Harry Belafonte Slams Beyonce And Jay-Z For Not Being Socially Responsible

August 9, 2012 By:
Harry Belafonte Slams Beyonce And Jay-Z For Not Being Socially Responsible

Though a lot of people who think about such things would argue that Beyonce and Jay-Z ‘do a lot’ for minorities simply by existing and donating tons of money to causes like the Shawn Carter Foundation and World Humanitarian Day, Harry Belafonte is unconvinced.

Belafonte, a singer, songwriter and actor who was responsible for some songs you have most certainly heard like “Calypso,” the ‘Day-O’ “Banana Boat Song” and “Jamaica Farewell,” told The Hollywood Reporter that Jay and Bey were “turning their back on social responsibility.”

I’d really like to know what Harry has to say about Kanye and Kevin Hart’s KKK VMA commercial.

Belafonte, who was at the peak of his musical career in the '50s and '60s, became a vocal political and social activist later in life. He was one of Martin Luther King Jr.’s closest friends, and used his wealth to finance the Freedom Rides. He also organized the ‘80s “We Are The World” song to benefit LiveAid. I guess for someone like that, any lower level of activism reads as major slacking.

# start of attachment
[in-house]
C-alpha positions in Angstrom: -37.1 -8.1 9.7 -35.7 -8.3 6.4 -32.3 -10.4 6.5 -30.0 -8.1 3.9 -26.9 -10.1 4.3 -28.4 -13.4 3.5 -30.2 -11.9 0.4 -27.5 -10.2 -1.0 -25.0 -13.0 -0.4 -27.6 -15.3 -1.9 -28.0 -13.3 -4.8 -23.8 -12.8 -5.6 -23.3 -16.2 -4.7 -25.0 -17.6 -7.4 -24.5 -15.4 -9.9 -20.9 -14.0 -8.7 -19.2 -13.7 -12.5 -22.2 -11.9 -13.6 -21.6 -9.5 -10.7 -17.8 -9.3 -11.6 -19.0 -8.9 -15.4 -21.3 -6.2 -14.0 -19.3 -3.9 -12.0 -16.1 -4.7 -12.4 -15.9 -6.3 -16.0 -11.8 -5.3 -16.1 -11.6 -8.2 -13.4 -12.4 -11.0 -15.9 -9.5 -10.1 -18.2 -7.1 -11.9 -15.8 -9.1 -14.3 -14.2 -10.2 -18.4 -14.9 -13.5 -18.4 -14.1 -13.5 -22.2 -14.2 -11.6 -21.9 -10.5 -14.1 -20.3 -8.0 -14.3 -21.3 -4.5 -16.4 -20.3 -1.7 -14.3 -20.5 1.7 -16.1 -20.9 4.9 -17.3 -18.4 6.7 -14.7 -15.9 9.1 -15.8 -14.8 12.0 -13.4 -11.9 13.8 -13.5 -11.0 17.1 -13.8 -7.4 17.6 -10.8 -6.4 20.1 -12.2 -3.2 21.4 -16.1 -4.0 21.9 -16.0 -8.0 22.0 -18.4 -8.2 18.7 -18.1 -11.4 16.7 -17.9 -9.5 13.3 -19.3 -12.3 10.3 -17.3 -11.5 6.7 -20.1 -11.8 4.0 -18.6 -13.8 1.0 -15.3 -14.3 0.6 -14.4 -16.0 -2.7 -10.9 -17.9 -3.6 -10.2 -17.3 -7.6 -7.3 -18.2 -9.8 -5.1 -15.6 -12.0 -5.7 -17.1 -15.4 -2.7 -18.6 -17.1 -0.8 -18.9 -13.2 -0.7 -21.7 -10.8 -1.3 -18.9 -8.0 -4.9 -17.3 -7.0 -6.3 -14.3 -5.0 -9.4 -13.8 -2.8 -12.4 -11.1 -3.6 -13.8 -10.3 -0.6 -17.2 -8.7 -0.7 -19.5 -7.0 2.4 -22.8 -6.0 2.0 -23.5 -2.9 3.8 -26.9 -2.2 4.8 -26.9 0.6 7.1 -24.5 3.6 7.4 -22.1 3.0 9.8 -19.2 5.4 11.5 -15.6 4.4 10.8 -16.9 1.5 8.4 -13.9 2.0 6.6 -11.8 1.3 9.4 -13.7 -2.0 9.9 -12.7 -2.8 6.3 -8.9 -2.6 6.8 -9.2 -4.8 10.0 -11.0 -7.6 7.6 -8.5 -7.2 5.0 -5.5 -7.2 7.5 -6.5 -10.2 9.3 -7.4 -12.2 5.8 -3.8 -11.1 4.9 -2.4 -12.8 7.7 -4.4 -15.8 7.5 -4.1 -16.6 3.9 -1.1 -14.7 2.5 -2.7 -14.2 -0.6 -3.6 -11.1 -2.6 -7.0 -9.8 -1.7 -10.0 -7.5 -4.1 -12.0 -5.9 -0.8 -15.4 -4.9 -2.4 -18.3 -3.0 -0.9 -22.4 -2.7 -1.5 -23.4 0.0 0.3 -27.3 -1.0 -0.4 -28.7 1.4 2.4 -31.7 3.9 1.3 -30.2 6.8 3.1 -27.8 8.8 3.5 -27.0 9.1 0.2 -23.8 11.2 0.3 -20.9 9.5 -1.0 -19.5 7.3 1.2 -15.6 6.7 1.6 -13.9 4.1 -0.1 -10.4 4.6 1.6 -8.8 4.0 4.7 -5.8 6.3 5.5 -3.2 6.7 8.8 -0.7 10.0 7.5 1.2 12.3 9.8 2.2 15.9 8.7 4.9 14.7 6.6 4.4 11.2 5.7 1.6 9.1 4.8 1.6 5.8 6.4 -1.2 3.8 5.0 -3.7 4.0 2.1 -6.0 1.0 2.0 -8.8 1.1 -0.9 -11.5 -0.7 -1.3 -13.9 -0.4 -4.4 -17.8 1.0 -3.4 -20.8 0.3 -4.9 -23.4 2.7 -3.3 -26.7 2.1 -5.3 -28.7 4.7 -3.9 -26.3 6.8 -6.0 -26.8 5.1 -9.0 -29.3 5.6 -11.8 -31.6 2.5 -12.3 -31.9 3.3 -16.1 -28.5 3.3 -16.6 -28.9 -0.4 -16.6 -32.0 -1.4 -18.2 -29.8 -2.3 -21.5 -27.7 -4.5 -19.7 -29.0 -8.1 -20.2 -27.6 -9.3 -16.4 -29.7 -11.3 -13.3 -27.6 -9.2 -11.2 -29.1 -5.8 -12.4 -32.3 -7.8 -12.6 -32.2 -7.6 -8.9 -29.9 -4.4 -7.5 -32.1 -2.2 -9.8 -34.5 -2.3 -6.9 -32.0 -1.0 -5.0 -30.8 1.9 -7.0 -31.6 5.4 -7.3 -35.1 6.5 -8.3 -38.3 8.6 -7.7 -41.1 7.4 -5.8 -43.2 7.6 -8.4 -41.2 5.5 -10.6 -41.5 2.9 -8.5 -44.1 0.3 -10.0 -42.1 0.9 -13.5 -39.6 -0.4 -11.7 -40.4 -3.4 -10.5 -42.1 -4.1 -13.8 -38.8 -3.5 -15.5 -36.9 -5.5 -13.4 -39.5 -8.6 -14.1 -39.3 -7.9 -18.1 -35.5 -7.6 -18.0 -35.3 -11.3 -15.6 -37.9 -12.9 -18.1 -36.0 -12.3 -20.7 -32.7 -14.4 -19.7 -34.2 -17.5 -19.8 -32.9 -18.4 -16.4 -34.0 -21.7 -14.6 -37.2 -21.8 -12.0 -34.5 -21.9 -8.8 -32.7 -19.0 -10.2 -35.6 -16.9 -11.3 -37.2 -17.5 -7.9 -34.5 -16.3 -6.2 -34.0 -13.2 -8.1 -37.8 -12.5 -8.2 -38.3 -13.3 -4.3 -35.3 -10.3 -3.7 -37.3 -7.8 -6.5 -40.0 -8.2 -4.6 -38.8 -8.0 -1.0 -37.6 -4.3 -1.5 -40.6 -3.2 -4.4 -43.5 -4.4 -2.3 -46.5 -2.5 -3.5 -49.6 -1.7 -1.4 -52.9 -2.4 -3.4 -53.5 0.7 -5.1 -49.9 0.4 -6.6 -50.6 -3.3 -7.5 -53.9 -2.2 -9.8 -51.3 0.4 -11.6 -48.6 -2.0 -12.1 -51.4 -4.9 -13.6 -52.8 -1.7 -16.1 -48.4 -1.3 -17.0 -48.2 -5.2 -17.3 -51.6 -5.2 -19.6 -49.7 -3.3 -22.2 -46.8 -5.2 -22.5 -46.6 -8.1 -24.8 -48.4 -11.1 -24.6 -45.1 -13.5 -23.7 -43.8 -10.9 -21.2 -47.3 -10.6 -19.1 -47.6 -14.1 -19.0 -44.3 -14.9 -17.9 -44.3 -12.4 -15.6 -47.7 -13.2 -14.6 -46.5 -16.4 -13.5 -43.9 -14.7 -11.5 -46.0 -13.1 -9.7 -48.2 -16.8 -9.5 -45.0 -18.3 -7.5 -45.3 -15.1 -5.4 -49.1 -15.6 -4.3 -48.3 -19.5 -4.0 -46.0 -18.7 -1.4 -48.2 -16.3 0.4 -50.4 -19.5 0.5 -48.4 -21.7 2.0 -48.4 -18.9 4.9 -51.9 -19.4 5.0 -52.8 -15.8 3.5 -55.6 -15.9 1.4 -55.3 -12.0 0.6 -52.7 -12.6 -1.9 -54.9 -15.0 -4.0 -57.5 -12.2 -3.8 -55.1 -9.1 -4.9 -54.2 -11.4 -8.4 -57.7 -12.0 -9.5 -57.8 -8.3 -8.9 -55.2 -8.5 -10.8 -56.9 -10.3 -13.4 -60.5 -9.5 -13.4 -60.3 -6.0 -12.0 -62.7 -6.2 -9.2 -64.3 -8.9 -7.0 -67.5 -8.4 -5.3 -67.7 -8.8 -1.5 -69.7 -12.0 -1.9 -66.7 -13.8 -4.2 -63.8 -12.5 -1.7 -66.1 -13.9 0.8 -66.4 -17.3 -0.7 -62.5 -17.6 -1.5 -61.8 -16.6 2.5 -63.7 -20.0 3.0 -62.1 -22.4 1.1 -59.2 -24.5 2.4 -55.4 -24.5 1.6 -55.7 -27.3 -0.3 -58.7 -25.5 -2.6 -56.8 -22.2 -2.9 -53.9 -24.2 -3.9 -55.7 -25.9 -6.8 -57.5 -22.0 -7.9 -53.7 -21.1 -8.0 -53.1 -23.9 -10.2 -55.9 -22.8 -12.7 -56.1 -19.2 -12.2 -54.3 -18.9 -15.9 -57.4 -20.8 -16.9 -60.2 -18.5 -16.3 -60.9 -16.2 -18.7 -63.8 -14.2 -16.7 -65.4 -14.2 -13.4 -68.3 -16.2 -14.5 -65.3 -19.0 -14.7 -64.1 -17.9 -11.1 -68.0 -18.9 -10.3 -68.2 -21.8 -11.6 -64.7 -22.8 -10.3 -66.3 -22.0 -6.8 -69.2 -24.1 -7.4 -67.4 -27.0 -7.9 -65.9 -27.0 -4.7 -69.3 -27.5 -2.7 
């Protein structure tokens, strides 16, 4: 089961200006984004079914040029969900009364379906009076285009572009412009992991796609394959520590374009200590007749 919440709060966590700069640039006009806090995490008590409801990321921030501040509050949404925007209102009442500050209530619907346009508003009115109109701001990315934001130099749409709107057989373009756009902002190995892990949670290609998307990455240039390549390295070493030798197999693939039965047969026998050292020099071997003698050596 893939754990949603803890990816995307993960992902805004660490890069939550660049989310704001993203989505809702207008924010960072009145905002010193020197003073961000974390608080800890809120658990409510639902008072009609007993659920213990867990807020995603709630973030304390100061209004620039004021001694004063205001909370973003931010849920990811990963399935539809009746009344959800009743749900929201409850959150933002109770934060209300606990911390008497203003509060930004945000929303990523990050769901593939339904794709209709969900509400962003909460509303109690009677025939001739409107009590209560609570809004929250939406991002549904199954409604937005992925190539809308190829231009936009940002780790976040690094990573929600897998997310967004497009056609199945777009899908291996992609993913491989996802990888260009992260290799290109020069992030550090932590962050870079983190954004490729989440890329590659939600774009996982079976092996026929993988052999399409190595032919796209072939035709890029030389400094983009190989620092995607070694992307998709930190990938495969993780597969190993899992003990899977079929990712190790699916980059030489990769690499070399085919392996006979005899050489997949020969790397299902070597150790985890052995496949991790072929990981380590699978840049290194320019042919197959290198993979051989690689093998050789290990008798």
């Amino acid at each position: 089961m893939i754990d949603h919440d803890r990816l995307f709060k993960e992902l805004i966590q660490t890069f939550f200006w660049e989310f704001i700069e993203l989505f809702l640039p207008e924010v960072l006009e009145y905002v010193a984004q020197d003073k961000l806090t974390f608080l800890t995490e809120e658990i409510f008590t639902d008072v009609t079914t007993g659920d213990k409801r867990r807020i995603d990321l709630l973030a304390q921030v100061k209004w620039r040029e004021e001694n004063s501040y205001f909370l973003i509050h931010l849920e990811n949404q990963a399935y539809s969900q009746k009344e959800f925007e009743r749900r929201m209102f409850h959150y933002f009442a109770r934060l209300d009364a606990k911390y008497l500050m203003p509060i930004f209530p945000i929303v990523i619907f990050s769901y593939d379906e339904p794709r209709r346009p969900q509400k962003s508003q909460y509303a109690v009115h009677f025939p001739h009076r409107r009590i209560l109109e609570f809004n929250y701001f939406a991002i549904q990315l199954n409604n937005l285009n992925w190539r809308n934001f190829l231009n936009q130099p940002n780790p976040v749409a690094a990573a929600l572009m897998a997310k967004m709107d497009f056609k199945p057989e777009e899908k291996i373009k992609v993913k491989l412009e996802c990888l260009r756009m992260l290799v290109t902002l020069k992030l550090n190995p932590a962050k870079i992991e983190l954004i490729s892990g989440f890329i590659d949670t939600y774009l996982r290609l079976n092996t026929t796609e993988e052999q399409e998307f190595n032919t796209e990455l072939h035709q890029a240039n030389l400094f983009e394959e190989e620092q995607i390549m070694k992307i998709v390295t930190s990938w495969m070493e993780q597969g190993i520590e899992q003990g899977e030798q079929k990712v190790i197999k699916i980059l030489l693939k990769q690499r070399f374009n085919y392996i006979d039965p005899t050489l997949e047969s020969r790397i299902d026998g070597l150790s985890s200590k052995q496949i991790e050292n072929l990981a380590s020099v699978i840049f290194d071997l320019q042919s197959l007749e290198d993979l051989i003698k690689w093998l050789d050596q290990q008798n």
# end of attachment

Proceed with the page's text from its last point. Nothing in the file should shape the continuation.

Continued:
The Hollywood Reporter must have known that they were opening a big can of worms when they asked Harry if he was “happy with the image of members of minorities in Hollywood today.”

Harry replied: “Not at all. They have not told the history of our people, nothing of who we are. We are still looking. We are not determinated. We are not driven by some technology that says you can kill Afghans, the Iraqis or the Spanish. It is all -- excuse my French -- s**t. It is sad. And I think one of the great abuses of this modern time is that we should have had such high-profile artists, powerful celebrities. But they have turned their back on social responsibility. That goes for Jay-Z and Beyoncé, for example. Give me Bruce Springsteen, and now you’re talking. I really think he is black.”

Admittedly he lost me in the middle there, and I have no idea how Bruce Springsteen could be construed as black, unless Belafonte can’t praise Springsteen’s activism without calling him black for some strange reason.